Boy meets girl. Boy takes girl back to penthouse apartment for a game of ‘strip billiards’. Boy is not very good at billiards. Boy has picture taken with girl (who, it appears, is equally bad at the game). Some wag present takes photos of proceedings. Pictures of this scene of youthful exuberance launch into cyberspace.
But this is no ordinary young man. Prince Harry (for it is he) is third in line to the throne. This presents a not unsubstantial problem for royal minders who have done so much to airbrush his previous indelicacies. As long as the Monarchy matters so does Harry’s proximity to it.
It is, in Walter Bagehot’s famous phrase, ‘the dignified part of the constitution’, which endures in public estimation because it never lets ‘daylight in on magic’.
Not so much daylight in this instance as the flash of a digital camera, but the point is the same. Once we see the Royals as mere mortals we start to wonder what gives them the right – the hereditary, nay divine right, to sit above us?
Everything in this game is about perception. This is why St. James’ Palace officials have swung into action, urging UK media organisations not to publish the pictures. Only for The Sun to do so this morning.
The enduring problem for the Royal Family is that there is no easy demarcation line between their public role and private freedom. Prince Harry’s position (as the spare to the heir’s heir) is owed to an accident of birth rather than having earned any mandate.
It is easier when holding MPs accountable for their public duties to determine where that line is. If a bunch of MPs on a select committee junket were caught playing strip billiards in the penthouse of a five-star hotel with young women, the reaction would be predictable and the consequences summary.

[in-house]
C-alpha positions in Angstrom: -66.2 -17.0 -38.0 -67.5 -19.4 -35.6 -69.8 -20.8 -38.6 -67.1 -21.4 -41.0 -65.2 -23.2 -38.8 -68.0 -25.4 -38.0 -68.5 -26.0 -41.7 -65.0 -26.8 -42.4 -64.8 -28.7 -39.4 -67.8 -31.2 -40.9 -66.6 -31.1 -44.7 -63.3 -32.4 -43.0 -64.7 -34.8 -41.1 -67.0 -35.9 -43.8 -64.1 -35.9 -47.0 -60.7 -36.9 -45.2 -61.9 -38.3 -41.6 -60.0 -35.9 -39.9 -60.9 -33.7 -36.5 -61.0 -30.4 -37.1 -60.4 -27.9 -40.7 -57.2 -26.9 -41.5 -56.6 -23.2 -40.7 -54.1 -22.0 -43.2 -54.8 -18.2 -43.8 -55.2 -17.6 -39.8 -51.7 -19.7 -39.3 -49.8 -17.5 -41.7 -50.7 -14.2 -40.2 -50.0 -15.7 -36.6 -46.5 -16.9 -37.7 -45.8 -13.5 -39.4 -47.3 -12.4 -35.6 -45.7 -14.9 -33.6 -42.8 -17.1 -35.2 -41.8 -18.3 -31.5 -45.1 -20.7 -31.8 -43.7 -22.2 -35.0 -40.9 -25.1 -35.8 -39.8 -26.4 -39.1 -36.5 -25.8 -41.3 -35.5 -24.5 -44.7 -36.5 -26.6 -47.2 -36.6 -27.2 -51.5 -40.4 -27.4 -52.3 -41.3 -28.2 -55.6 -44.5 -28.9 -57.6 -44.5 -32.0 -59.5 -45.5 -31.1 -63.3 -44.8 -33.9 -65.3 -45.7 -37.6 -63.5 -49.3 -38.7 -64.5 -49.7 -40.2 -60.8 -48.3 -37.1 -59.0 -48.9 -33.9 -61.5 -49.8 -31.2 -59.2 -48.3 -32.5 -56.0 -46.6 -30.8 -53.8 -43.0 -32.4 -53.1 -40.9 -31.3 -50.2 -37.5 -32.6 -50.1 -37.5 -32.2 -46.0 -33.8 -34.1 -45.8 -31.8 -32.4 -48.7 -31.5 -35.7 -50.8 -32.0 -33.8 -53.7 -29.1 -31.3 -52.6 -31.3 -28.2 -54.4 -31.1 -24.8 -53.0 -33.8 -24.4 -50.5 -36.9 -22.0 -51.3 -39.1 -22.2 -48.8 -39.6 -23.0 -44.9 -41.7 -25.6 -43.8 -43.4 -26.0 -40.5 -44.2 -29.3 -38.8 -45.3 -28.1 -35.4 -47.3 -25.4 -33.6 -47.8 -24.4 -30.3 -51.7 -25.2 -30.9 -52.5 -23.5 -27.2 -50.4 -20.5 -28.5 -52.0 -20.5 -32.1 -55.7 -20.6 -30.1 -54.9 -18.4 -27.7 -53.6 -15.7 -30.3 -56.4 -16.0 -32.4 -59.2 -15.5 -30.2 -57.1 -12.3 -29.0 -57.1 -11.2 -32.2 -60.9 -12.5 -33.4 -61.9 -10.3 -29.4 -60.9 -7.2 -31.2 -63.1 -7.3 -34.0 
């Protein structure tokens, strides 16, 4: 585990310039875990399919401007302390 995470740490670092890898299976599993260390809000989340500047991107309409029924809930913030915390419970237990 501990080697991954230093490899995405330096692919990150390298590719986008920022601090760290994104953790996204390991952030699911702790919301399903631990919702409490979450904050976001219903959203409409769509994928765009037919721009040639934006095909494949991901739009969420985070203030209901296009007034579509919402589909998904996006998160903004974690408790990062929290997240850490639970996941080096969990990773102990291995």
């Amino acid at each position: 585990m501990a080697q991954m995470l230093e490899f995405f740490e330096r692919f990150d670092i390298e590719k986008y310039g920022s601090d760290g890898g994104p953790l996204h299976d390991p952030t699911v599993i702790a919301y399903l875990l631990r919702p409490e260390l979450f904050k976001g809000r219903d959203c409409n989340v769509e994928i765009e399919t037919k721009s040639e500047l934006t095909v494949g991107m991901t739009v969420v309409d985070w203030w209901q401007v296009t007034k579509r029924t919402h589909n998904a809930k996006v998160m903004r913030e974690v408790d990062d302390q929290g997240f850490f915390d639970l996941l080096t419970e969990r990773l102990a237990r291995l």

We would not be complaining about intrusion into their privacy but about how they were letting the side down and demeaning their office, not to mention wasting taxpayers’ money. We would defend our right to know what the buggers were getting up to.
But if an MP was caught in similar circumstances on holiday, paid for out of their own pocket, they would have an absolute right to have their frolicking treated as a private matter.
The royals, in contrast, have no on/off switch. Their very existence is a public role – and one we are obliged to pay for through the civil list. Of course Harry didn’t ask for this, but if its privacy he craves, then he can always renounce his role and opt to live as a private figure.
The Sun may be guilty of many things, but on this occasion all the paper has done is prick the pomposity of the Royal Family’s flunkies in thinking they can serve the equivalent of a D-Notice on the British media just because they have a public relations problem.
Are we obliged to forget what many of us have already seen? Are we expected to observe a self-denying ordinance from using the internet? I first saw the photos of Harry courtesy of that radical organ of dissent The Daily Telegraph, which helpfully hyperlinked to the TMZ gossip site which originally broke the story. The words horse, bolted and stable door seem oddly appropriate.
The Sun was right to publish in the interests, both of press freedom and to defend the right of we, the Monarch’s subjects, the tax-paying public, to know what these special, exulted people do with the public money that sustains the lifestyles to which they have become all too accustomed.
This said, Prince Harry seems a decent enough sort to me. Personally, he passes my ‘I’d have a pint with him’ test. But that’s the problem. Once we peer into their rarefied world we see that our royals, like Hans Christian Anderson’s famous Emperor, are wearing no clothes.
Literally, it turns out.